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How does this SUV-coupe acquit itself in mid-range spec?
Having sampled the range-topping R.S. Line Arkana at launch, we try the mid-range S Edition version.
Standard equipment on S Edition:
18in alloy wheels, electrically adjustable and heated door mirrors, full LED headlights with C-shape DRLs, extra-tinted rear windows and tailgate glass, automatic high/low beam, automatic wipers, auto-dimming rear-view mirror, leather steering wheel, hands-free keycard with push button start/stop function, selectable drive modes and ambient lighting colours, automatic air conditioning, 9.3in touchscreen with sat-nav, Apple Carplay and Android Auto connectivity, 7in colour TFT driver's information display, front and rear parking sensors, reversing camera, adaptive cruise control and speed limiter, autonomous emergency braking with pedestrian and cyclist detection, lane departure warning with lane keep assist, traffic sign recognition with overspeed prevention, blind spot warning, rear cross traffic alert.
The Arkana sits in an interesting position in Renault's model line-up. As an SUV-coupe, it's the second C-segment SUV in the manufacturer's range, after the Kadjar. Given its sportier styling, you might expect a price premium, but the Arkana is actually cheaper than the Kadjar, despite also being larger. This is because the Arkana isn't actually related to the Kadjar at all, but is instead based on the same platform as the smaller Clio supermini and Captur SUV.
As well as sharing the smaller models' platform, the Arkana is also available with their conventional hybrid powertrain and this was fitted to our test car (a mild hybrid alternative is also available). The advantage of a conventional hybrid is that it brings electrified fuel saving without needing to worry about plugging in and charging infrastructure, but the disadvantage is official emissions figures - and, therefore, company car tax rates - can't get close to those seen with plug-in hybrids.
You might think putting a smaller car's powertrain in a family SUV would mean sluggish acceleration, but it's not too bad - 145hp is perfectly standard fare for the segment after all, and the two electric motors you get with Renault's E-Tech set-up help to fill out the power band. There is a selectable pure EV mode button like we're used to with plug-in hybrids, but this feels a bit superfluous given the conventional hybrid Arkana's unsurprisingly limited pure EV range - in any case, the car is perfectly happy to switch the engine off by itself for regular bursts of electric running around town, and at higher speeds when off-throttle. The engine can be noisy at times though, with the automatic gearbox feeling the need to hold lower gear ratios for longer to make progress.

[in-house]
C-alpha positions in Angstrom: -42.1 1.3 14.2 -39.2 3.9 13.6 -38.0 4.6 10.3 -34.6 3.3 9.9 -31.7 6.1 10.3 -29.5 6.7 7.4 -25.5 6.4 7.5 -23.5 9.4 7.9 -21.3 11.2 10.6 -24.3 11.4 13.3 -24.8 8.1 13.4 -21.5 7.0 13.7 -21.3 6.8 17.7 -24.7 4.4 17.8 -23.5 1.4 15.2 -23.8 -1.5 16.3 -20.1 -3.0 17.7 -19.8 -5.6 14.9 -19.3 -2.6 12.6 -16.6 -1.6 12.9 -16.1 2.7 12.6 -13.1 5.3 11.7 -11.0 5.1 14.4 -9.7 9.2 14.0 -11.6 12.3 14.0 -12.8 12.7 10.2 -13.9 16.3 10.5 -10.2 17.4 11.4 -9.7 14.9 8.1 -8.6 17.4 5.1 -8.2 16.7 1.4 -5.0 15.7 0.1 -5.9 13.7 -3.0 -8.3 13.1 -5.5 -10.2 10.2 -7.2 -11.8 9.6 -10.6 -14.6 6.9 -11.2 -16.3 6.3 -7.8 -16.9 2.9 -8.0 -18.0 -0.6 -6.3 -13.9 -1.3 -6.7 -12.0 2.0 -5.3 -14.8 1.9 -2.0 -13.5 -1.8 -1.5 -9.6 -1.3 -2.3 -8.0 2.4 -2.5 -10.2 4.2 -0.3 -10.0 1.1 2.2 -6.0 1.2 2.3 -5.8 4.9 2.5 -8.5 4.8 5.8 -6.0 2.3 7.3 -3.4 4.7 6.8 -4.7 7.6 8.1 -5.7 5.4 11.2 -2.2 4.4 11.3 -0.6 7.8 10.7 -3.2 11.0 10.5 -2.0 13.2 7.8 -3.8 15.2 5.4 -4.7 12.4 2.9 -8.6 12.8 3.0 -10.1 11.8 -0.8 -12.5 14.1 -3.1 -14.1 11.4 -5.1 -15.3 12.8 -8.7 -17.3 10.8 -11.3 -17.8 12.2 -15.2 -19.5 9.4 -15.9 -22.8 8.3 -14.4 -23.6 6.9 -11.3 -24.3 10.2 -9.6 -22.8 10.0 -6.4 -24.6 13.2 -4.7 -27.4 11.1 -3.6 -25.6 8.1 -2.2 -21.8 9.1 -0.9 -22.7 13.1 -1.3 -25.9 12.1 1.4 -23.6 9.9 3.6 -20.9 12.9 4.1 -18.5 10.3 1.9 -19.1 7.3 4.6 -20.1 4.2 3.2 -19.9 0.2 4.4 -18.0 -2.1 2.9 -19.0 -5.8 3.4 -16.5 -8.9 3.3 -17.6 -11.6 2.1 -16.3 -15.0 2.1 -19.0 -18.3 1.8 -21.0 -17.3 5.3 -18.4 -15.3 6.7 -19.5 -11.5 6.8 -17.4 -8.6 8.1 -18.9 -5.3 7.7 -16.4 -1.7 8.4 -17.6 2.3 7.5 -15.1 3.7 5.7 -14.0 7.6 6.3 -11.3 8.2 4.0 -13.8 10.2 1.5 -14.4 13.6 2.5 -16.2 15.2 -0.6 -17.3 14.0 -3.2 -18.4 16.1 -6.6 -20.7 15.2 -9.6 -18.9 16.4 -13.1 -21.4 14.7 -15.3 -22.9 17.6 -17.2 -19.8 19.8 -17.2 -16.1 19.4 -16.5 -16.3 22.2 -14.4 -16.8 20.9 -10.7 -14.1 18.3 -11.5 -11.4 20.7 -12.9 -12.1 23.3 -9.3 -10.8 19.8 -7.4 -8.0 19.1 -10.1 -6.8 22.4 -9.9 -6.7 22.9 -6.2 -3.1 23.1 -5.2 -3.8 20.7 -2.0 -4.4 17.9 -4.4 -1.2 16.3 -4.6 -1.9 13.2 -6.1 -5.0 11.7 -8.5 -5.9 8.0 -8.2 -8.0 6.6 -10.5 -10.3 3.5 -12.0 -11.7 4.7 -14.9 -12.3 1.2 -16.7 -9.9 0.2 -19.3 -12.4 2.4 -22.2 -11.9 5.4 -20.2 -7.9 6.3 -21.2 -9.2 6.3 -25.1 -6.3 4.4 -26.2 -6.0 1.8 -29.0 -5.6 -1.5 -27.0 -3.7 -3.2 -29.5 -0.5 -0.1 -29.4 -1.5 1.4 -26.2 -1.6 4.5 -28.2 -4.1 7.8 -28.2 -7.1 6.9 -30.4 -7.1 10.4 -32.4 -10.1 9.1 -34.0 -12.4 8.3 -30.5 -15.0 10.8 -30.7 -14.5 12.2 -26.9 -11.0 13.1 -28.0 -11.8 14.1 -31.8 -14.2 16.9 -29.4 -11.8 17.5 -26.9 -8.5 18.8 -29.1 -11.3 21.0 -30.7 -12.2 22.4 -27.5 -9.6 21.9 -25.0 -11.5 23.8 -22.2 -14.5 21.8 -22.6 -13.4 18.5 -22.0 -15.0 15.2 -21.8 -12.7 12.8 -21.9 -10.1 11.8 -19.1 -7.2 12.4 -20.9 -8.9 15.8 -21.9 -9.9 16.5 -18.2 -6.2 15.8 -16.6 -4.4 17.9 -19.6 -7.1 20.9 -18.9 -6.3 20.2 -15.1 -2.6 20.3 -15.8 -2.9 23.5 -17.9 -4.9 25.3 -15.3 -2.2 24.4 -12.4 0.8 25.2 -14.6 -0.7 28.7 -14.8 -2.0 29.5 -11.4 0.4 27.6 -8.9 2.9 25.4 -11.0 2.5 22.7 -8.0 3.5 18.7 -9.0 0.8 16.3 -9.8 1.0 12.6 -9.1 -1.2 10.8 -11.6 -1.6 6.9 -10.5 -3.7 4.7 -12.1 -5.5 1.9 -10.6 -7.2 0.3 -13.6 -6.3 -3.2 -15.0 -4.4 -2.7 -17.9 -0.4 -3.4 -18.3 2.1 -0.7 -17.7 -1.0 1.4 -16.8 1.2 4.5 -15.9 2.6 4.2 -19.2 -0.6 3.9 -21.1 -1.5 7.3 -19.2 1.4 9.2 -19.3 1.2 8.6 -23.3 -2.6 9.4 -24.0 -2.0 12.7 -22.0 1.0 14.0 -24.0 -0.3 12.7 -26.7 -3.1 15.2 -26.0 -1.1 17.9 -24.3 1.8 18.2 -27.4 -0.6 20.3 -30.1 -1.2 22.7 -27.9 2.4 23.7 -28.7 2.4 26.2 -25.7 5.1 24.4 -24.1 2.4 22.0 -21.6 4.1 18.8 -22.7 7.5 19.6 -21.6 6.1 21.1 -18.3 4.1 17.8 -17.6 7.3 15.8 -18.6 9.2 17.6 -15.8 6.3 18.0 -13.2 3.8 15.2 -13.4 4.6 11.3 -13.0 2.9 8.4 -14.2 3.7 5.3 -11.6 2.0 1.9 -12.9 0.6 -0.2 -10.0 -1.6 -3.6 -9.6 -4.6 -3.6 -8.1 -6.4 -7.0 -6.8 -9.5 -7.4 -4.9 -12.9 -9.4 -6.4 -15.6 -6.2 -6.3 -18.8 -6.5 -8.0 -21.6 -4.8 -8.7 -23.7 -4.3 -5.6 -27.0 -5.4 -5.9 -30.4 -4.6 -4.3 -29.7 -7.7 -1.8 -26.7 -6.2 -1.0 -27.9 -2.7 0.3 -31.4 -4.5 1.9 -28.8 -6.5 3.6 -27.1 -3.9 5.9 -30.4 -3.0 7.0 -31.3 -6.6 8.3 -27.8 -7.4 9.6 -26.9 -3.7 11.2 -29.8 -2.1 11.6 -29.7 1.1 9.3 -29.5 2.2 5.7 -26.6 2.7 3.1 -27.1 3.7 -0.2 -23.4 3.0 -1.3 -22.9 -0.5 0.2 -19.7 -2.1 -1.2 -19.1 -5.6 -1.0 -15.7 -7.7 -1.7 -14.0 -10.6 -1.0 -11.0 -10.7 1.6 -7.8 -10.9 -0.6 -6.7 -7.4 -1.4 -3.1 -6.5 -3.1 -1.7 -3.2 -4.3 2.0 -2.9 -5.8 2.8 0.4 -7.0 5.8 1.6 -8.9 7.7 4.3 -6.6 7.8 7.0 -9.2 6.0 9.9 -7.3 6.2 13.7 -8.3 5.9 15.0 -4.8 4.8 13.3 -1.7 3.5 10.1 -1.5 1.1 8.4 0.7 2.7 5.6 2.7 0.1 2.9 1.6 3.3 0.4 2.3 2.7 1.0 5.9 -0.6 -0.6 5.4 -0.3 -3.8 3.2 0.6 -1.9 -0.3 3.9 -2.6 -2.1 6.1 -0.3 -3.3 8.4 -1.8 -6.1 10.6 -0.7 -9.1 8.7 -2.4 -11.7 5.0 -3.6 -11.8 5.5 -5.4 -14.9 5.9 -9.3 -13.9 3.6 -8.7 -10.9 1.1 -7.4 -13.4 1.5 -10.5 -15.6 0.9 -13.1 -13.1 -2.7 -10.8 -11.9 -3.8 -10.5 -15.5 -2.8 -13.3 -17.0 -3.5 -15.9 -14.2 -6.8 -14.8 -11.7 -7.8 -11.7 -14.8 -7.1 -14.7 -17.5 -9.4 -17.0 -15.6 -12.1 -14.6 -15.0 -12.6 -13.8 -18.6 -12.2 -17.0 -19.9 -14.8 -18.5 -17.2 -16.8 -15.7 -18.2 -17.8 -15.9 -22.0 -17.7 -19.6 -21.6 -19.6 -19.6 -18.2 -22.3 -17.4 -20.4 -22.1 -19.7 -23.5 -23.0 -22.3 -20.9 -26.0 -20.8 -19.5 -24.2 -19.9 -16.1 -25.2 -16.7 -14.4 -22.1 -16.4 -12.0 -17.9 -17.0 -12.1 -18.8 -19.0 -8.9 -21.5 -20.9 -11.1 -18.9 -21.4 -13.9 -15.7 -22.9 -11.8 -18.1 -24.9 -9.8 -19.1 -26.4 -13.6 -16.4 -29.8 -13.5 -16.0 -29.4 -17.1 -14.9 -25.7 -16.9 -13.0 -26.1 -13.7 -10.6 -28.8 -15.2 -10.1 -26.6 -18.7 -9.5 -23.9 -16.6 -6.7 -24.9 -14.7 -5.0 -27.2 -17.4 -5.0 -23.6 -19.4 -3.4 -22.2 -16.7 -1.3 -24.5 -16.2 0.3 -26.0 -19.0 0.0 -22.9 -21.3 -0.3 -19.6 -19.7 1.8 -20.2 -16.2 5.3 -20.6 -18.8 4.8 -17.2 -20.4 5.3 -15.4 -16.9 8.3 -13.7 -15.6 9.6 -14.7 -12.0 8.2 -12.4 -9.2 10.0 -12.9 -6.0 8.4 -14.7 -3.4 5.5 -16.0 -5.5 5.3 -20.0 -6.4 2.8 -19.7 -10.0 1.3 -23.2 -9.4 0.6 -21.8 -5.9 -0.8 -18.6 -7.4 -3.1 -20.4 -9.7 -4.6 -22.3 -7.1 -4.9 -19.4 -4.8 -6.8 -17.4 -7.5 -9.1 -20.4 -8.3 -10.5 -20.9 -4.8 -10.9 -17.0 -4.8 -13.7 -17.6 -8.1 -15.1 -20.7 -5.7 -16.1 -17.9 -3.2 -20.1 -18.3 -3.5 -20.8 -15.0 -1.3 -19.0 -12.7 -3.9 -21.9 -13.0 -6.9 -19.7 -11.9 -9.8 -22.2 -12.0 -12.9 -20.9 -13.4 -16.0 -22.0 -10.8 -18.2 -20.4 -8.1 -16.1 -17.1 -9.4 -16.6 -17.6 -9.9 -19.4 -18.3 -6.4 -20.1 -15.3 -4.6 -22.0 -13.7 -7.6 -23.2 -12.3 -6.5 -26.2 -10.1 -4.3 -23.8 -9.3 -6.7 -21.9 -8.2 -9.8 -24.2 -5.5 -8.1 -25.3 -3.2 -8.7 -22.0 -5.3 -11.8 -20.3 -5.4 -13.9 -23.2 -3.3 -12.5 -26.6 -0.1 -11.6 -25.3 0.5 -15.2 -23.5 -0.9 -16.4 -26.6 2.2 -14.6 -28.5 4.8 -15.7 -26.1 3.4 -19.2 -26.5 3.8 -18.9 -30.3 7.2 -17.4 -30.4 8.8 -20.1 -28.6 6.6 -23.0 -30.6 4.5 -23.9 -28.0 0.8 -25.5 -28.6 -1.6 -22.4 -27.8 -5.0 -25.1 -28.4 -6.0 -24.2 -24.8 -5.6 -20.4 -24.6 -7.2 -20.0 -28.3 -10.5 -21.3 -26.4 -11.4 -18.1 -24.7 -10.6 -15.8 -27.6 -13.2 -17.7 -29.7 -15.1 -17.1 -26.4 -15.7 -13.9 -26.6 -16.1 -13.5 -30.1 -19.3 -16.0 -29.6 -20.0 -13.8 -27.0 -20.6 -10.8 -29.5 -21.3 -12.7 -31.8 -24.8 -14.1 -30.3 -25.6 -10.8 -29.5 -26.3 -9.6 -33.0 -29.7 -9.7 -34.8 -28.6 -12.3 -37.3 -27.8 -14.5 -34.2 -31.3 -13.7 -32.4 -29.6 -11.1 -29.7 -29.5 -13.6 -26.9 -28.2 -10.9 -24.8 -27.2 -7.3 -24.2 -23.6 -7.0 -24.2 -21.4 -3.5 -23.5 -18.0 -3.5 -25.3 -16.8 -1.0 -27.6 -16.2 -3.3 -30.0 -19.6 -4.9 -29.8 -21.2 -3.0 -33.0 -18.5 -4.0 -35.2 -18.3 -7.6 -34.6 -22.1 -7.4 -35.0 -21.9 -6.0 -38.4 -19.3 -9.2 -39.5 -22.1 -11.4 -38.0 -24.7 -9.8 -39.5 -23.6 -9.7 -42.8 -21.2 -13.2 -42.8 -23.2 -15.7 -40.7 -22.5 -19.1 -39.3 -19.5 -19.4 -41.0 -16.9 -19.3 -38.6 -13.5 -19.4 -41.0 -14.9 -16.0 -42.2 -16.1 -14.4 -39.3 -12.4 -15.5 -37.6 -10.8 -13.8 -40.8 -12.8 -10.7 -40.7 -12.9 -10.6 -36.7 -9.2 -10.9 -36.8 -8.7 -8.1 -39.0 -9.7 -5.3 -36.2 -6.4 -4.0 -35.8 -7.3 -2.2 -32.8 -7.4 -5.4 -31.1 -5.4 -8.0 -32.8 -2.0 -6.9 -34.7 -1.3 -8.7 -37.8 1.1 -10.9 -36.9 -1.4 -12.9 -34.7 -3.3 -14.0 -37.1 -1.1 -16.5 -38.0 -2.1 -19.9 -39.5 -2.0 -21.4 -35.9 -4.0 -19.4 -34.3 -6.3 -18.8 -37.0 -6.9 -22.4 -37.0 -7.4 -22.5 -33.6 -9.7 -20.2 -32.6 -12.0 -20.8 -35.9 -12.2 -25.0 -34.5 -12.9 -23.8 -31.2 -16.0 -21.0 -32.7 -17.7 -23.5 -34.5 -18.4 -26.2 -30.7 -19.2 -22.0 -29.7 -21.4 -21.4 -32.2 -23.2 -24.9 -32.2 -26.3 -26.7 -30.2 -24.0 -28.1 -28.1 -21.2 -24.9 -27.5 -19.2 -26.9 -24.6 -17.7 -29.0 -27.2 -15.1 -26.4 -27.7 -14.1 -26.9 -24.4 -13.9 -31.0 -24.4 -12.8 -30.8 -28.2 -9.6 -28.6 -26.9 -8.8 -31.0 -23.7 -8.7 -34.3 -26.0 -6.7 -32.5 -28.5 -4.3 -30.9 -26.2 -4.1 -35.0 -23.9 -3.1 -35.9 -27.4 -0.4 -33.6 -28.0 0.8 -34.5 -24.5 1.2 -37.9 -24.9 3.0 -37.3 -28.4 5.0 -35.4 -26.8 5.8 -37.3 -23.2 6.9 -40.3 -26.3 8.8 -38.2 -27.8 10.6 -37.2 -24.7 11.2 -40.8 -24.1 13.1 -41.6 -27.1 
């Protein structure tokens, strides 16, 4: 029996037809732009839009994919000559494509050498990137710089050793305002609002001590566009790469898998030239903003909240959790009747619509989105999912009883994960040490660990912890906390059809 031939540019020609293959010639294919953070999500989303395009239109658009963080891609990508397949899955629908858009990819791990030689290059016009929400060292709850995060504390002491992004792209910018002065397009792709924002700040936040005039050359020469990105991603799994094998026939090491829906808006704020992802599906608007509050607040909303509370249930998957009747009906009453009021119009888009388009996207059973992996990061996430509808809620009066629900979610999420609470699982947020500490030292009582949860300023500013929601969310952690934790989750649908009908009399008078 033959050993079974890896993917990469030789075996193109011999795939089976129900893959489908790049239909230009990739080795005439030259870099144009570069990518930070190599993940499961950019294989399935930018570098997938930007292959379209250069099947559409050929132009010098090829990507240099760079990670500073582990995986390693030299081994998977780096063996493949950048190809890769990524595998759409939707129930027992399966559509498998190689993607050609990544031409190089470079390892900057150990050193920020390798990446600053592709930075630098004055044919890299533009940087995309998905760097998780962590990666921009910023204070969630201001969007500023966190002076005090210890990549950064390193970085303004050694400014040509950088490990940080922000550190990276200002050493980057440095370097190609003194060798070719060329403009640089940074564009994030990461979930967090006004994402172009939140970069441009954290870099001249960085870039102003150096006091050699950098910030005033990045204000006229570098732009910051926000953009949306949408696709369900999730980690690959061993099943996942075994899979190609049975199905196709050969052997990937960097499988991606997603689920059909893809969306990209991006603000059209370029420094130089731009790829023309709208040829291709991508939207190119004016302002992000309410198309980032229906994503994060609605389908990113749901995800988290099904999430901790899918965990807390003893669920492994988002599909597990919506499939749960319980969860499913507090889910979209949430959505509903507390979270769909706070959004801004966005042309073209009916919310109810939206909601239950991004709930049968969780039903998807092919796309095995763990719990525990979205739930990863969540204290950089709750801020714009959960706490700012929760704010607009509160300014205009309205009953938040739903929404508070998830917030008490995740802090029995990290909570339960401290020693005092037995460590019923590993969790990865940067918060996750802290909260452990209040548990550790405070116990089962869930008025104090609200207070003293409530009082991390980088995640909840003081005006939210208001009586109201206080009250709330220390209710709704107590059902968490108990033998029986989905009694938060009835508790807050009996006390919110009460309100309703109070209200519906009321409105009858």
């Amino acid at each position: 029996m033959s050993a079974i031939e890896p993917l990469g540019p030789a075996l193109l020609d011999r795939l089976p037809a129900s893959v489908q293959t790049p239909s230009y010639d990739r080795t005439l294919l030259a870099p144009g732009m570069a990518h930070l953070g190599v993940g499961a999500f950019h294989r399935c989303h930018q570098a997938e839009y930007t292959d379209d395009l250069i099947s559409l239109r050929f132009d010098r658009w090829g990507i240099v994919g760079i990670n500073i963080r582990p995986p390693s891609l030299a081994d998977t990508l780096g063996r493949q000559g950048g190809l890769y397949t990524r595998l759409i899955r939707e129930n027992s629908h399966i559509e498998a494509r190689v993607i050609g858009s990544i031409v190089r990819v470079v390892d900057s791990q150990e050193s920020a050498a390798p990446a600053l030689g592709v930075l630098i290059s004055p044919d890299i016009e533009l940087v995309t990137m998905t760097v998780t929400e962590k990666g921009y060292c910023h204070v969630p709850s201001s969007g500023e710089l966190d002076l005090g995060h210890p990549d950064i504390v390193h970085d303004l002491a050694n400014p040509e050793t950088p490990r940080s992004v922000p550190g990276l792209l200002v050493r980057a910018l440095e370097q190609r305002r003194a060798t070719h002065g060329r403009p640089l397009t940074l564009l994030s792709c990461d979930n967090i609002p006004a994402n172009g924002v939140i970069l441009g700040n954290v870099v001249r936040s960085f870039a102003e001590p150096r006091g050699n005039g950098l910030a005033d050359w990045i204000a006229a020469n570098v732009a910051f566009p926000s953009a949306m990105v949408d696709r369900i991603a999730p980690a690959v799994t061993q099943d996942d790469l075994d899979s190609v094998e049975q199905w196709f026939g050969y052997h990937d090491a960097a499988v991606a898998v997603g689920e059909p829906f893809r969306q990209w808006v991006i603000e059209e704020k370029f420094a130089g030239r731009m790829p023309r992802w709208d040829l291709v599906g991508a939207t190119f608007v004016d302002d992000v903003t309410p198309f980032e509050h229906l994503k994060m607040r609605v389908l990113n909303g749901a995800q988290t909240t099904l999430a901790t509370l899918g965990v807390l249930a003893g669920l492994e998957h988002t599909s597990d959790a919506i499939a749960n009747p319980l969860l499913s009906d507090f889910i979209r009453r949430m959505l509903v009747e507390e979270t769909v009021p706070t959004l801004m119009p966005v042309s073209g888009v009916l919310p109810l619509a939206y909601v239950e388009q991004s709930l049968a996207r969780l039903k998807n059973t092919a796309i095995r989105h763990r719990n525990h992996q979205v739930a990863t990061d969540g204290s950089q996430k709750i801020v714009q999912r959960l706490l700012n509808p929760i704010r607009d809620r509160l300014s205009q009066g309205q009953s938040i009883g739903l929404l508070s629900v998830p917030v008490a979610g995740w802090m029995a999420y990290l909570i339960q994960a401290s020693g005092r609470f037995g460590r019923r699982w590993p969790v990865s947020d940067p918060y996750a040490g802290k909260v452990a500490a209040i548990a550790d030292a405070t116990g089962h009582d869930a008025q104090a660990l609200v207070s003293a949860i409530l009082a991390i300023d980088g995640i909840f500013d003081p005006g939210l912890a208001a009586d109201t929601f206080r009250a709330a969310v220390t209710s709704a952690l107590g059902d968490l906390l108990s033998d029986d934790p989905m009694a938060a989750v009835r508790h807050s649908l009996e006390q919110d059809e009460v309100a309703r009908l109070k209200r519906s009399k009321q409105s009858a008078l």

The Arkana's coupe styling doesn't signify a sporty drive. In typical SUV style, the car's weight shifting around has a major effect when cornering - though not alarmingly so - and the steering lacks feel, as does the brake pedal to a certain extent. Ride quality is unremarkable - not uncivilised, with the harsh edges taken off ruts in the road, but a fair way from being silky smooth.
A downside of that coupe roof is you get a relatively small rear windscreen to look out of, limiting visibility and, given our test took place on muddy December roads with a low sun, we'd have also liked a rear windscreen wiper.
The differences between the mid-range S Edition Arkana tested here and the range-topping R.S. Line we tried previously are mostly cosmetic, though this car does miss out on the like of hands-free parking, electric seat adjustment, and heated seats and steering wheel, but for a P11D saving of over £2,000 that hardly seems unfair. The S Edition still gets a responsive 9.3in infotainment touchscreen, and a 7in driver display with helpful integrated satnav instructions. There's also a reversing camera to help alleviate that rear visibility issue.
A decent amount of leather and soft-touch material is spread around the cabin, which is reasonably visually appealing, though cheaper plastics found lower-down are more supermini-esque. Two USB charge points in the back will doubtless be welcomed by families, while rear legroom is also pretty good and, despite the coupe roofline, headroom is also fine for adults. The 480-litre boot is a decent size, but 33 litres smaller than that found with the mild hybrid.
Although SUV-coupes have become fairly popular in recent years among premium manufacturers, the Arkana is ploughing a lonely furrow in this segment from a mainstream brand, which would make it an unusual enough proposition even without considering its value-focused platform and pricing. But it's a decent enough offering overall, and the S Edition might be the sweet spot in the range.